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Democracy, Investment and Economic Growth

Democracy, Investment and Economic Growth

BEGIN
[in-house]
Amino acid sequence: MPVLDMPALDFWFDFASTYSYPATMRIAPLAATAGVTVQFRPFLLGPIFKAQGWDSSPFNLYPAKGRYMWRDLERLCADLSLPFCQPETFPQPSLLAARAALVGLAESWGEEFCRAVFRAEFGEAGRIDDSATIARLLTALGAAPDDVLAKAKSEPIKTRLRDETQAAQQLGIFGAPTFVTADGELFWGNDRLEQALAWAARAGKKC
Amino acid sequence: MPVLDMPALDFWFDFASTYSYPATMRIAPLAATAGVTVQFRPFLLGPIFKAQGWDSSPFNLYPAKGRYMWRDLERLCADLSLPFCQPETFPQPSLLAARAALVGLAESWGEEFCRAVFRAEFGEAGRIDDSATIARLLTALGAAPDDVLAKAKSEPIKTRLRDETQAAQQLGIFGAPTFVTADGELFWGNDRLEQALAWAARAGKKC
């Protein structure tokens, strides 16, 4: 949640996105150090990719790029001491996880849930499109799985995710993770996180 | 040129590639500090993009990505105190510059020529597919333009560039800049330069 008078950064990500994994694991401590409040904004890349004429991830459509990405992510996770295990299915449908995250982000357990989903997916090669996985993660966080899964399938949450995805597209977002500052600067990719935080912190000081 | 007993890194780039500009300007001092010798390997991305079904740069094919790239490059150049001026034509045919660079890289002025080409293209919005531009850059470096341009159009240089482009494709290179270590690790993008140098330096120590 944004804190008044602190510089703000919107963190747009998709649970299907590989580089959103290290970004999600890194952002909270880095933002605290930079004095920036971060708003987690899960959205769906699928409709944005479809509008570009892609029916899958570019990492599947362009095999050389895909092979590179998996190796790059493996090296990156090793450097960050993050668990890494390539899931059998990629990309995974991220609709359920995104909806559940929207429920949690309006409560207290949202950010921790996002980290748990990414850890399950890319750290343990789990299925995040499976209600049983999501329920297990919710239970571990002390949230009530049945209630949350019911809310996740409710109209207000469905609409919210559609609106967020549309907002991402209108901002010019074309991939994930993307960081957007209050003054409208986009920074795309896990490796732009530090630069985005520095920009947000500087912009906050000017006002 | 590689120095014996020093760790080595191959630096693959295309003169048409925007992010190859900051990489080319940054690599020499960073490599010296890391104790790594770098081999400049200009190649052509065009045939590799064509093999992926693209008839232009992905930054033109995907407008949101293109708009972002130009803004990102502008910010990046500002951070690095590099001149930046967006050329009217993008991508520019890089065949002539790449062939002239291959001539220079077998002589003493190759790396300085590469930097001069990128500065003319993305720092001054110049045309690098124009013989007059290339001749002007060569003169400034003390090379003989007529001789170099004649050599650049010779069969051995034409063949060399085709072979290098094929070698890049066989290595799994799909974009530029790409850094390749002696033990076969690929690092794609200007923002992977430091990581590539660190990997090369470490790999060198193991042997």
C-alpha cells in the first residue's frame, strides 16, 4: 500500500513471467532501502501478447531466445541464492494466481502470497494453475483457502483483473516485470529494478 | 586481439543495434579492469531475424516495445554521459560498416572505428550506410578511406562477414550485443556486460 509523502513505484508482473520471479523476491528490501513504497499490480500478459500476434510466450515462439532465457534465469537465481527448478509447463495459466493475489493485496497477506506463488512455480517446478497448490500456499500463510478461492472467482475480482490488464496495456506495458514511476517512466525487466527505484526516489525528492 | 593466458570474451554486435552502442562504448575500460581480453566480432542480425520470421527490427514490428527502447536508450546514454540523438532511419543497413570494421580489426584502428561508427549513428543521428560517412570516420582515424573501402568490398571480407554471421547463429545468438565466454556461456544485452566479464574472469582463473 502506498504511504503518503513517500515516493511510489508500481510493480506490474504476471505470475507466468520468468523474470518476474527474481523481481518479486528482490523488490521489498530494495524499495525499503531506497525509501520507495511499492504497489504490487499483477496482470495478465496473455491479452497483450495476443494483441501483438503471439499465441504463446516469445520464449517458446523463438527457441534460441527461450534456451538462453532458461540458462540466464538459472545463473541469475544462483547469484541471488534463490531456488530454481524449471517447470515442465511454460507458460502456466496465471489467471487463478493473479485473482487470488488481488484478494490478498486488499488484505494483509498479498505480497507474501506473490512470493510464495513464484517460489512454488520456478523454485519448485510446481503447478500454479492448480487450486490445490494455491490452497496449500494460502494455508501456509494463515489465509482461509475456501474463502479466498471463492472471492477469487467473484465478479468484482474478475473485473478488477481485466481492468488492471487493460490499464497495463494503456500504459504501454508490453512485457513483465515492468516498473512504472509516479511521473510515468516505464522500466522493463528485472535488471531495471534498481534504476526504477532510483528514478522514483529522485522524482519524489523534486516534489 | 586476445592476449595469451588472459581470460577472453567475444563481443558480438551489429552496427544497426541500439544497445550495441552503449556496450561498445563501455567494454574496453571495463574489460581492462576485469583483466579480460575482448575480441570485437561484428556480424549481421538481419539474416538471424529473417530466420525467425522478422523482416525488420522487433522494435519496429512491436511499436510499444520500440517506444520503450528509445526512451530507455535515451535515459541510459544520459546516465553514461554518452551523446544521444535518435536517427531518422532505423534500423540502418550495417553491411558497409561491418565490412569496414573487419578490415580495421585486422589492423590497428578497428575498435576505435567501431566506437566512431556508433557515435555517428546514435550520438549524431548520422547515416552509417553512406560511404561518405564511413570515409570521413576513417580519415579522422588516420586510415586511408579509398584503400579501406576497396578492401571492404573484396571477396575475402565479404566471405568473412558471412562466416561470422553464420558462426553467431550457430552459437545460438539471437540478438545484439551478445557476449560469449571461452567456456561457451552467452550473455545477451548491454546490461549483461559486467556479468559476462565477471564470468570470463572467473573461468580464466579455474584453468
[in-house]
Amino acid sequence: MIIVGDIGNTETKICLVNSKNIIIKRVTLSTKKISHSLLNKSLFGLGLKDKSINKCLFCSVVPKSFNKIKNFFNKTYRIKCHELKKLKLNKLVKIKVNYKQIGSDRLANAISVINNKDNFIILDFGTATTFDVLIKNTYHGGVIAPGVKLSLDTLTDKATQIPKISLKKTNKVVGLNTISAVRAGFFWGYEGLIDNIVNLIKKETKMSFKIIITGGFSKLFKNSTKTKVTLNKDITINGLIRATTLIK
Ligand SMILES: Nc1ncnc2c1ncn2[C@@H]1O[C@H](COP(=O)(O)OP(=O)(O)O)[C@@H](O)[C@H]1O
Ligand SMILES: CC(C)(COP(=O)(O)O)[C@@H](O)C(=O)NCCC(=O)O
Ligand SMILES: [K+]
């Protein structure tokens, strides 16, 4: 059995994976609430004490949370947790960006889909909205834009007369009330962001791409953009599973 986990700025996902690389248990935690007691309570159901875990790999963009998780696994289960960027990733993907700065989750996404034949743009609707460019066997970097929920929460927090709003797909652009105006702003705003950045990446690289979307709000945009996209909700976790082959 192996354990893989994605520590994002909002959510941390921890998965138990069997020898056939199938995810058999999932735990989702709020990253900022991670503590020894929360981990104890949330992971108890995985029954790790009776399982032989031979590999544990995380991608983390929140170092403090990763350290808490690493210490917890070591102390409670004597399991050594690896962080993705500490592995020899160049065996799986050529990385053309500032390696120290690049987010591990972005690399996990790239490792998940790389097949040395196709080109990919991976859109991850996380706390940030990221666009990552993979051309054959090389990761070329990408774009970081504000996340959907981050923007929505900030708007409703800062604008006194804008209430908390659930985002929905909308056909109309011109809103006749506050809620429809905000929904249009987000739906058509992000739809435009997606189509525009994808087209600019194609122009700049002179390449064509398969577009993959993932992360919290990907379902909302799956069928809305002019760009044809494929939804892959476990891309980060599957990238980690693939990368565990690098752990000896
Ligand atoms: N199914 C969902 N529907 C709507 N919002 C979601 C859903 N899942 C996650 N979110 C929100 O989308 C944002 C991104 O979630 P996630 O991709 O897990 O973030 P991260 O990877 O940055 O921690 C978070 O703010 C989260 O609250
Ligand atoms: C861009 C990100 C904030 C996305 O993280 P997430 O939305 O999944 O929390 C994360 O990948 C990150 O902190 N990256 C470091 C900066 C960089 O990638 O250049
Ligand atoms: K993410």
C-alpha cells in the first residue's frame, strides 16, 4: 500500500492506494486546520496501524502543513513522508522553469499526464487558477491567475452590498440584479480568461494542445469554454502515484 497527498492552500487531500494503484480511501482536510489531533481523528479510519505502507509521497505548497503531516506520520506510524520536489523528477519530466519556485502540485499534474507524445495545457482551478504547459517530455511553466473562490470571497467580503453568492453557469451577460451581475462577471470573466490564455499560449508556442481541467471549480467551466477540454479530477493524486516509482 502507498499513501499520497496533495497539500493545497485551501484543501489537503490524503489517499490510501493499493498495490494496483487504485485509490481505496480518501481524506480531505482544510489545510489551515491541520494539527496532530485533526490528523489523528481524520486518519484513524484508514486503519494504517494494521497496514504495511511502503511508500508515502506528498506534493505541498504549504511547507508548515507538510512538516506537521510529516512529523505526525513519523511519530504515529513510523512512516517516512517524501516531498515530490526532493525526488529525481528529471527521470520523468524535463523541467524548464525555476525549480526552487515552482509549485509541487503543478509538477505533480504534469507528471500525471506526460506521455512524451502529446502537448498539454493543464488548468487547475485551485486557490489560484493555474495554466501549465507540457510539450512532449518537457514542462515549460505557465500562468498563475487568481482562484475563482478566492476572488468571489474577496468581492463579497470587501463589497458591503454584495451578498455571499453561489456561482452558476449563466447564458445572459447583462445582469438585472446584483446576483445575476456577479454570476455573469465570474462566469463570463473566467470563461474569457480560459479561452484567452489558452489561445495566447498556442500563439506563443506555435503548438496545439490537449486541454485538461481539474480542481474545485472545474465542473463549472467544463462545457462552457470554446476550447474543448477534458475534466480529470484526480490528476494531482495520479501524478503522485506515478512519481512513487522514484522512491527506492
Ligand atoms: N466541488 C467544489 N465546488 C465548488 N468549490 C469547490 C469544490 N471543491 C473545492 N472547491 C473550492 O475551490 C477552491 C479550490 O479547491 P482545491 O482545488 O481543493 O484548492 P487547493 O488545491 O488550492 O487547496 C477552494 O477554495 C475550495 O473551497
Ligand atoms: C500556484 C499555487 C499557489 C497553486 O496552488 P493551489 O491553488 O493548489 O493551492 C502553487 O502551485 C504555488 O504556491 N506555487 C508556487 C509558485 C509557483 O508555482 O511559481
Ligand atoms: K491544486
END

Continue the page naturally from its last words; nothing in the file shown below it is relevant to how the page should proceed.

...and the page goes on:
Generally, empirical studies have been conducted to test the said relationship agree, despite the diversity of samples and indicators, on the adverse effects of political instability on economic performance of the country concerned. Thus, studies of Barro (1996), Azam et al. (1996) showed a direct negative impact of political instability on economic growth. Guillaumont et al. (1999) have shown that political instability is a key variable to explain the systematic underperformance of African countries over the period 1970-1990. De Haan and Siermann (1996) do not contest the effect of instability on growth, but state that this happens mainly by the investment variable.